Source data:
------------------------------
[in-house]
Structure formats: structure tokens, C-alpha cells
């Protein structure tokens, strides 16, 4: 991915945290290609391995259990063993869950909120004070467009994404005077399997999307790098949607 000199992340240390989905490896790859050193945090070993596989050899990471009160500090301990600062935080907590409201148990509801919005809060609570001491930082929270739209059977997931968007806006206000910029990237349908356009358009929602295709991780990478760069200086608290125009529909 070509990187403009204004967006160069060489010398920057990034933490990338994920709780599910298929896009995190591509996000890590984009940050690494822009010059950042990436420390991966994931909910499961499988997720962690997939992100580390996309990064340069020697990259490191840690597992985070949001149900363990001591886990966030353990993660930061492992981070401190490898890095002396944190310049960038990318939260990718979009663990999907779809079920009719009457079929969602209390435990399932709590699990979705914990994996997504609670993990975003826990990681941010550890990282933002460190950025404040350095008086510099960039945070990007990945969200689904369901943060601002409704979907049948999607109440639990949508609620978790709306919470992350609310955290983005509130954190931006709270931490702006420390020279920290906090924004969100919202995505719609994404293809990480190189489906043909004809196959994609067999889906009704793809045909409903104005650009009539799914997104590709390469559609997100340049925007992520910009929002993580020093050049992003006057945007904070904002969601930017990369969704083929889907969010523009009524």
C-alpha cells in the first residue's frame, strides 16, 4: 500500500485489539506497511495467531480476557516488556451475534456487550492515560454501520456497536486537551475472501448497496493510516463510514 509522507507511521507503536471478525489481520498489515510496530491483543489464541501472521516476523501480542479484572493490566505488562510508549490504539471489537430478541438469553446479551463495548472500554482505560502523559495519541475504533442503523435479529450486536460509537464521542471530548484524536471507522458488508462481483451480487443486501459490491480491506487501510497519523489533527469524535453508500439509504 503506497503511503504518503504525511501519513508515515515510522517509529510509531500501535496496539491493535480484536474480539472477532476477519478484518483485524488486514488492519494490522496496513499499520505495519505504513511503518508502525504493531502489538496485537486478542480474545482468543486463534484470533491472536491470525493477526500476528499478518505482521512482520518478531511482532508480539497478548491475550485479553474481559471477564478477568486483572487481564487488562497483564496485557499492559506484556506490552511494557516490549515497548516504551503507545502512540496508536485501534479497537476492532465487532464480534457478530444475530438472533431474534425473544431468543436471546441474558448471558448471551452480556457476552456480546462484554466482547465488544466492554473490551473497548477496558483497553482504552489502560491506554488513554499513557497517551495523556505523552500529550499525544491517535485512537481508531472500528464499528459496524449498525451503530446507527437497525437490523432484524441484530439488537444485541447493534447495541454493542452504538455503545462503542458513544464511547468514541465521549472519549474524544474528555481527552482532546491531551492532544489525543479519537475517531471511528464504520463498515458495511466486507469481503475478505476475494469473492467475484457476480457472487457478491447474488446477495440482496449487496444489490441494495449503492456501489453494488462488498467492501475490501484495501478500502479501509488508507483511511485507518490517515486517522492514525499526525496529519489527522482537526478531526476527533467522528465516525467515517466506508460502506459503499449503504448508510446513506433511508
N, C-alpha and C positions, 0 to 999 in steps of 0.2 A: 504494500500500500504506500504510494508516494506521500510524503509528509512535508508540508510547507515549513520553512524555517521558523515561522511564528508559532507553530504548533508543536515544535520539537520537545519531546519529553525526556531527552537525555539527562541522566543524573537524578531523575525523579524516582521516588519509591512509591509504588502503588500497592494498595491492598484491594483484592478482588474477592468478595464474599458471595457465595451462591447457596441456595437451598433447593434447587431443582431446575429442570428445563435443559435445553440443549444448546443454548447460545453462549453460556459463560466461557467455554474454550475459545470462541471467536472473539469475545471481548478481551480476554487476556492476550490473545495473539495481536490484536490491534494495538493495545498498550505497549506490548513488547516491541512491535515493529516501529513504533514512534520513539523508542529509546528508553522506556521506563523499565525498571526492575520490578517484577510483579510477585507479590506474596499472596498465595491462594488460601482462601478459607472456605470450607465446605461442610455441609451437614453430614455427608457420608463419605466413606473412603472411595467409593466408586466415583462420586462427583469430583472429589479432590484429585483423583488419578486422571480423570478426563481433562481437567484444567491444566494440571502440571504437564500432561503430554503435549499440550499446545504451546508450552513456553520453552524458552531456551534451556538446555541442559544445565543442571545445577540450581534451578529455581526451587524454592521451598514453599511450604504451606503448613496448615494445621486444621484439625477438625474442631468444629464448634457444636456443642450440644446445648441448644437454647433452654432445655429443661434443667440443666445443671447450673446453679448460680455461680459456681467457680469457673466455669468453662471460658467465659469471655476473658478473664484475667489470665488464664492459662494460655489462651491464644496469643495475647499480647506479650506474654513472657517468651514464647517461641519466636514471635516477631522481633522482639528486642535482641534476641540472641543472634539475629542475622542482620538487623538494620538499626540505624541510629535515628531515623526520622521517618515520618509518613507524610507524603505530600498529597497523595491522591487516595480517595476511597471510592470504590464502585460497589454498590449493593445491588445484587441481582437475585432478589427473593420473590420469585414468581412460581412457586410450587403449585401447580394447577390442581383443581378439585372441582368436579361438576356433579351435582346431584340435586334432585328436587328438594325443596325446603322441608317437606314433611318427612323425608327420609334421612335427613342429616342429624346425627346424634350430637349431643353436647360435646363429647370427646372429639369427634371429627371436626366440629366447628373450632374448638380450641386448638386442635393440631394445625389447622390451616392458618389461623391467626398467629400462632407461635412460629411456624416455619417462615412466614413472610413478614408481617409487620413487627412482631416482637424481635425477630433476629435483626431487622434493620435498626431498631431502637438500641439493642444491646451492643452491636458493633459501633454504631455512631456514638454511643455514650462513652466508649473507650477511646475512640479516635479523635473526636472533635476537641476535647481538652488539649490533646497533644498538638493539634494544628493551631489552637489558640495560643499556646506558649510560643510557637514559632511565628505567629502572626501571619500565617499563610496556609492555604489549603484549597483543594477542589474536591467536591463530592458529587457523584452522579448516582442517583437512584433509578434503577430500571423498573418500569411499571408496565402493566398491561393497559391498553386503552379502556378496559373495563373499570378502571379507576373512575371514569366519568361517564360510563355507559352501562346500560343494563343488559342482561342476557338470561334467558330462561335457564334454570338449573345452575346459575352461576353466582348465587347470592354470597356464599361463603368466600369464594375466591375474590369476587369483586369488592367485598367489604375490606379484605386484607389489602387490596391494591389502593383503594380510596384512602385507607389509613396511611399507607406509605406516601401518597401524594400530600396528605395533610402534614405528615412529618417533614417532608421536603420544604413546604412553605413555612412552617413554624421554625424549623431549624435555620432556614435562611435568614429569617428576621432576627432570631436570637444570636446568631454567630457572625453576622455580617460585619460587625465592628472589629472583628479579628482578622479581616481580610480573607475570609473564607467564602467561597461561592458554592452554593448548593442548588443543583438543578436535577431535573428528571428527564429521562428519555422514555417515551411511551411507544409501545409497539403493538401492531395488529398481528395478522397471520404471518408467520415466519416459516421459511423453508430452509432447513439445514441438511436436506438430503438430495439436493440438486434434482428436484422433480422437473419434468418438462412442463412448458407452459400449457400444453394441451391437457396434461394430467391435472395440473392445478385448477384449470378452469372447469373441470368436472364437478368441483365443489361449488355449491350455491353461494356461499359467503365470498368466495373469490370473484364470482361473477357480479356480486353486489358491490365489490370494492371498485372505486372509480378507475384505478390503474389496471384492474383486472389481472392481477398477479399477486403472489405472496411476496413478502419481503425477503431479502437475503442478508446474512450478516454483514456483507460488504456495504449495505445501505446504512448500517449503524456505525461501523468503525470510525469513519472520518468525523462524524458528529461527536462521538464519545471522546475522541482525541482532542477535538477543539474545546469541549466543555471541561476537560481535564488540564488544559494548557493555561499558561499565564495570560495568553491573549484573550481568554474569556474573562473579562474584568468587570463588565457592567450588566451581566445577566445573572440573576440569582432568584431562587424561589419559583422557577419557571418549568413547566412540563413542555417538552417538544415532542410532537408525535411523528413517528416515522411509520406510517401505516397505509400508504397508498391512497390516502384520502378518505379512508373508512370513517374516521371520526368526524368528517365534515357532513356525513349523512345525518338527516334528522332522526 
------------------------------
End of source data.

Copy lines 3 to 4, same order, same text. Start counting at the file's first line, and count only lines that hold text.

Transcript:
């Protein structure tokens, strides 16, 4: 991915945290290609391995259990063993869950909120004070467009994404005077399997999307790098949607 000199992340240390989905490896790859050193945090070993596989050899990471009160500090301990600062935080907590409201148990509801919005809060609570001491930082929270739209059977997931968007806006206000910029990237349908356009358009929602295709991780990478760069200086608290125009529909 070509990187403009204004967006160069060489010398920057990034933490990338994920709780599910298929896009995190591509996000890590984009940050690494822009010059950042990436420390991966994931909910499961499988997720962690997939992100580390996309990064340069020697990259490191840690597992985070949001149900363990001591886990966030353990993660930061492992981070401190490898890095002396944190310049960038990318939260990718979009663990999907779809079920009719009457079929969602209390435990399932709590699990979705914990994996997504609670993990975003826990990681941010550890990282933002460190950025404040350095008086510099960039945070990007990945969200689904369901943060601002409704979907049948999607109440639990949508609620978790709306919470992350609310955290983005509130954190931006709270931490702006420390020279920290906090924004969100919202995505719609994404293809990480190189489906043909004809196959994609067999889906009704793809045909409903104005650009009539799914997104590709390469559609997100340049925007992520910009929002993580020093050049992003006057945007904070904002969601930017990369969704083929889907969010523009009524």
C-alpha cells in the first residue's frame, strides 16, 4: 500500500485489539506497511495467531480476557516488556451475534456487550492515560454501520456497536486537551475472501448497496493510516463510514 509522507507511521507503536471478525489481520498489515510496530491483543489464541501472521516476523501480542479484572493490566505488562510508549490504539471489537430478541438469553446479551463495548472500554482505560502523559495519541475504533442503523435479529450486536460509537464521542471530548484524536471507522458488508462481483451480487443486501459490491480491506487501510497519523489533527469524535453508500439509504 503506497503511503504518503504525511501519513508515515515510522517509529510509531500501535496496539491493535480484536474480539472477532476477519478484518483485524488486514488492519494490522496496513499499520505495519505504513511503518508502525504493531502489538496485537486478542480474545482468543486463534484470533491472536491470525493477526500476528499478518505482521512482520518478531511482532508480539497478548491475550485479553474481559471477564478477568486483572487481564487488562497483564496485557499492559506484556506490552511494557516490549515497548516504551503507545502512540496508536485501534479497537476492532465487532464480534457478530444475530438472533431474534425473544431468543436471546441474558448471558448471551452480556457476552456480546462484554466482547465488544466492554473490551473497548477496558483497553482504552489502560491506554488513554499513557497517551495523556505523552500529550499525544491517535485512537481508531472500528464499528459496524449498525451503530446507527437497525437490523432484524441484530439488537444485541447493534447495541454493542452504538455503545462503542458513544464511547468514541465521549472519549474524544474528555481527552482532546491531551492532544489525543479519537475517531471511528464504520463498515458495511466486507469481503475478505476475494469473492467475484457476480457472487457478491447474488446477495440482496449487496444489490441494495449503492456501489453494488462488498467492501475490501484495501478500502479501509488508507483511511485507518490517515486517522492514525499526525496529519489527522482537526478531526476527533467522528465516525467515517466506508460502506459503499449503504448508510446513506433511508